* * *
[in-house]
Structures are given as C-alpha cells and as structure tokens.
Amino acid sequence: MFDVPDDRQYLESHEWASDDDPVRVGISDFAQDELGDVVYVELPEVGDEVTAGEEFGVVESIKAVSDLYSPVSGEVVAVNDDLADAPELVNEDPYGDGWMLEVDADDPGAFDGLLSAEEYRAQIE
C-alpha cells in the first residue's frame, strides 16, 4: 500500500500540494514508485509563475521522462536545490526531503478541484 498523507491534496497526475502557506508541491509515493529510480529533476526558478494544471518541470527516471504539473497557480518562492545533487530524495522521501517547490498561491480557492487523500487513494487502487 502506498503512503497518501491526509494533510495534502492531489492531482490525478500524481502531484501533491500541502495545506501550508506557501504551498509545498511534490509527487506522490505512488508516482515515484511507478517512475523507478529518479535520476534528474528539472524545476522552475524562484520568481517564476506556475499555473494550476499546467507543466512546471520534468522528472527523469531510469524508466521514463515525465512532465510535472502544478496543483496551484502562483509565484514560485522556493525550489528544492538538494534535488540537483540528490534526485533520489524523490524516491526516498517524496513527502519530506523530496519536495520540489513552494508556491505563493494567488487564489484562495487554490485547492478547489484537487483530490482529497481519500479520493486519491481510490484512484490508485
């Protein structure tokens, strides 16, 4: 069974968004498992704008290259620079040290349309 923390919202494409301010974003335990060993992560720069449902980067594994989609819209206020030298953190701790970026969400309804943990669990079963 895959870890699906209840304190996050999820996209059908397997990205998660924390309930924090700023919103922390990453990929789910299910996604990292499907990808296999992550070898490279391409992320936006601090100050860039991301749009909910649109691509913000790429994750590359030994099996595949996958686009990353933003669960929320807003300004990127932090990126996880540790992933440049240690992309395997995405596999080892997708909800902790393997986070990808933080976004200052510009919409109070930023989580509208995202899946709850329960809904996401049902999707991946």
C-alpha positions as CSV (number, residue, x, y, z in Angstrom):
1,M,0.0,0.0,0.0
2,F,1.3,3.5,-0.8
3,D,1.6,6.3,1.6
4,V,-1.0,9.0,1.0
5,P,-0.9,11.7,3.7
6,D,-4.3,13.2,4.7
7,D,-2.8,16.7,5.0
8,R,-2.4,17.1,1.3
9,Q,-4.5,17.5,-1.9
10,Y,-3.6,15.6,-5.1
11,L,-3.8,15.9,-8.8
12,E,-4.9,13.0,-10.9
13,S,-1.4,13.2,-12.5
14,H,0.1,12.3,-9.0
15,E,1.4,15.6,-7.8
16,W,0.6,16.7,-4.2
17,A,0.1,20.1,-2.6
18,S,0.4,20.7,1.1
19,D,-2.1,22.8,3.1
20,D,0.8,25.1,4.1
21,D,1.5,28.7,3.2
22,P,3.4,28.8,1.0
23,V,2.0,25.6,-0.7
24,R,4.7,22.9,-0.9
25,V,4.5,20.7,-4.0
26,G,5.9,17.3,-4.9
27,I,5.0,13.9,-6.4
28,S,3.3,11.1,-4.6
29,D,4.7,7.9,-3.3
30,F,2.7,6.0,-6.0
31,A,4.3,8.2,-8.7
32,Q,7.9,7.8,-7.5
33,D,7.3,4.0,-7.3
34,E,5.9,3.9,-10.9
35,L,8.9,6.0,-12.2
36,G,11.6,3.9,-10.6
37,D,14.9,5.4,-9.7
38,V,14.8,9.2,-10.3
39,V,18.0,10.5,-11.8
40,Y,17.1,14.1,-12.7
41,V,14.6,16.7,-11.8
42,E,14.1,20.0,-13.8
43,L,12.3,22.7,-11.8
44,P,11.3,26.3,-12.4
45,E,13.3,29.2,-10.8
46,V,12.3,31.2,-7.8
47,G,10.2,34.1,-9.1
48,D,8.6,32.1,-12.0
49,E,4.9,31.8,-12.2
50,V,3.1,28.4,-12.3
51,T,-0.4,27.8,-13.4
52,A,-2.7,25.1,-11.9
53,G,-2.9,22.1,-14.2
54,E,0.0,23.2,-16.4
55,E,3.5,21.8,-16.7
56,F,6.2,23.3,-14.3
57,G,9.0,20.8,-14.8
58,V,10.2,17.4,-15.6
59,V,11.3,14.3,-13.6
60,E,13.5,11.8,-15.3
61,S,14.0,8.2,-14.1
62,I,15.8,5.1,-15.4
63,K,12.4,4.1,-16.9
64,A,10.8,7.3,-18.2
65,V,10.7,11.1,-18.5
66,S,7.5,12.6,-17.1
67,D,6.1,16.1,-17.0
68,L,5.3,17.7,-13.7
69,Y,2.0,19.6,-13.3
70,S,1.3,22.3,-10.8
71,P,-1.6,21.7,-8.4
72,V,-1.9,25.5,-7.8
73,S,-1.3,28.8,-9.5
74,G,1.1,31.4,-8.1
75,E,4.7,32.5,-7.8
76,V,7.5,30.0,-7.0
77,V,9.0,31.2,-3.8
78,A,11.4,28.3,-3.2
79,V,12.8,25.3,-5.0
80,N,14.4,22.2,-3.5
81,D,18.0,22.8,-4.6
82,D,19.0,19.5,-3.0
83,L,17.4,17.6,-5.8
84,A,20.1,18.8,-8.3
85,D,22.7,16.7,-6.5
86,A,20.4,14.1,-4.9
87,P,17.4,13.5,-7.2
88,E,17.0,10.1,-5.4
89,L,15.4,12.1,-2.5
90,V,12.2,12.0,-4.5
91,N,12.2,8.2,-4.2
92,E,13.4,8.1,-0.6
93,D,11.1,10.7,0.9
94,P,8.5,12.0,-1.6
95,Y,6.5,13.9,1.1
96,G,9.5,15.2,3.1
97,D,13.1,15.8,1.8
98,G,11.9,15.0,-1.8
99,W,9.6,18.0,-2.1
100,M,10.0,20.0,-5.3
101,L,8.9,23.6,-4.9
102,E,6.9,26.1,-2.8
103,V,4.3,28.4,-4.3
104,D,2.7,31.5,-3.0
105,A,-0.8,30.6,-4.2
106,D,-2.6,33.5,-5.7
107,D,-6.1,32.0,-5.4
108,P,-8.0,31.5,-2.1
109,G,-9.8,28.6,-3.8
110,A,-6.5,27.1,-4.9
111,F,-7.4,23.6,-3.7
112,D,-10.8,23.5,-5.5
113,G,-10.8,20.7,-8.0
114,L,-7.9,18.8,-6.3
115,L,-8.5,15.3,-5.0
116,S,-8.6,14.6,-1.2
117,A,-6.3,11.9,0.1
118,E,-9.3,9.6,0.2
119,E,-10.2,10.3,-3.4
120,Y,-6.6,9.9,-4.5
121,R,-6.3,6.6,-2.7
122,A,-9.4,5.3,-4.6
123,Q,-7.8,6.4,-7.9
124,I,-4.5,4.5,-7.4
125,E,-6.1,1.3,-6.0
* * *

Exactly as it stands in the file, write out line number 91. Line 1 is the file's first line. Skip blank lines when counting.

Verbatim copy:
85,D,22.7,16.7,-6.5